Guest BlogThe Technology

The Android migration opportunity

Despite the COVID-19 situation, we’ve been seeing quite a bit of activity in the rugged handheld market. Many businesses are planning, or already implementing, a wholesale migration of their systems from Windows CE, Windows Mobile, or Windows Embedded Handheld to Android. That comes as no surprise, given that Microsoft departed the handheld OS market almost three years ago.

What does the migration to Android mean to the rugged handheld and small tablet market? Just like a few years ago the massive proliferation of smartphones opened new markets for rugged device providers, the migration to Android represents another great opportunity for vendors of rugged handheld technology.

After years of postponing upgrades and migration while waiting for Microsoft, numerous enterprises are now ready to switch to Android and invest in a productive future. But just like the smartphone revolution did before, the migration to Android provides both opportunities as well as a number of challenges to our industry.

Competition from smartphones

The global proliferation of smartphones paved the way to far greater acceptance of mobile technology and numerous new opportunities for rugged handhelds. Unfortunately, the ready availability of powerful and inexpensive smartphones led to a good number of prospective customers to opt for smartphones-in-a-case over rugged handhelds.

Also contributing was that some of the traditional selling points of rugged handhelds were matched and sometimes exceeded by a new generation of smartphones. Ingress protection and drop resistance are two examples. Many modern smartphones are waterproof, have strengthened glass, and, with a cheap case, can handle great drops. Rugged devices must not only match but beat that. Determine what smartphones in a case cannot do, and offer that.


Effortless performance sells. While the sales cycle of smartphones is measured in months, the one of rugged handhelds is still measured in years. Falling behind in performance and features is a real danger. Sales cycles can’t be matched, but staying close to the state-of-the-art in new rugged devices can, and it is becoming mandatory.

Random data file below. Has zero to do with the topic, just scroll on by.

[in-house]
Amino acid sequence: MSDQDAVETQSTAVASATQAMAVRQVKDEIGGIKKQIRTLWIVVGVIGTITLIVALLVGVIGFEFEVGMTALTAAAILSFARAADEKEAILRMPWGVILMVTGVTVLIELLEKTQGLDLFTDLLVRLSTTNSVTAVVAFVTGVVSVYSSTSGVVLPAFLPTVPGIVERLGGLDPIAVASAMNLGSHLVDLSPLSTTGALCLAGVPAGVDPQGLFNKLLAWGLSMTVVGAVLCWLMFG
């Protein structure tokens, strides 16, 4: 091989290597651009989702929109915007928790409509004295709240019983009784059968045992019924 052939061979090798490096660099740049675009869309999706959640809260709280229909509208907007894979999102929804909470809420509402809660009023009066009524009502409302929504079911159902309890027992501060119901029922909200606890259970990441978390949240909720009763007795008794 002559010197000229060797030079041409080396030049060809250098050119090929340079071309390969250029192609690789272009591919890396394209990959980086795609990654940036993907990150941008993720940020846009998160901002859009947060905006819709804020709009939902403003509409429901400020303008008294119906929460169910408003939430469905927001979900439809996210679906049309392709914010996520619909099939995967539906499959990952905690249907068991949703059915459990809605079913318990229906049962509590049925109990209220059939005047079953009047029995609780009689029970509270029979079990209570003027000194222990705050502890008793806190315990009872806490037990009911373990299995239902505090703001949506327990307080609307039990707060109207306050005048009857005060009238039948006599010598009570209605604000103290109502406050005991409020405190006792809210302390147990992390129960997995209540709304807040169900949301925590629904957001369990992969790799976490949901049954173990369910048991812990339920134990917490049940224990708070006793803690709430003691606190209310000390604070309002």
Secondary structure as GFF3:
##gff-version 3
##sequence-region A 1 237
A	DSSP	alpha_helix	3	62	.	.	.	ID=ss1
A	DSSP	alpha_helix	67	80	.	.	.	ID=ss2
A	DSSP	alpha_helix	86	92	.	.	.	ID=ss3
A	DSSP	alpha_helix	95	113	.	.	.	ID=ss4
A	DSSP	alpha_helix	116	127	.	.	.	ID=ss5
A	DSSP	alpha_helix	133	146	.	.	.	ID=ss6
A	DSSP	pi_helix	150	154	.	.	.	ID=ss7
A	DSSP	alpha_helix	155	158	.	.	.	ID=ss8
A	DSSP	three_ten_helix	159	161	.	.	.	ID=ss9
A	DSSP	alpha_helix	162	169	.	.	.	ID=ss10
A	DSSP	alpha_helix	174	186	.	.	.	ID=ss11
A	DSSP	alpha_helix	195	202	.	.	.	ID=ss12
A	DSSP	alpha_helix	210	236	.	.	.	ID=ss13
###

As of now, Qualcomm’s “SnapDragon” SD660 has become a sort of a standard in vertical market Android devices. It’s a good, responsive platform, but it goes back to 2017 and even then was considered a value chipset more than a high-performance option. Don’t fall too far behind. The world’s billions of smartphone users have a clear expectation of how quick and responsive a phone should be. If rugged handhelds are much slower, they won’t be accepted.

The tablet opportunity

The major suppliers of rugged computing hardware are viewing their Android tablets not so much as an alternative to Windows 10 tablets but as a migration path from Windows CE/Mobile/WEHH to Android. Android was made for small devices, and that includes small tablets. Help customers make the addition of Android tablets as part of their migration.

Conrad H. Blickenstorfer
Conrad H. Blickenstorfer, Ph.D., co-founder and Editor-in-Chief of Pen Computing Magazine, has extensive experience in all aspects of rugged computing from his many years at the helm of the Pen Computing industry journal, Digital Camera Magazine, Handheld Computing Magazine, and his years of service as Director of Information Systems and Chief Information Officer with the New York State Dormitory and project manager for the New York State Urban Development Corporation. He has also written for numerous technology journals and wrote the mobile technology section in Fortune Magazine's semi-annual technology buyers guide for years. Blickenstorfer has visited numerous rugged manufacturing operations in the US, Japan, and Taiwan.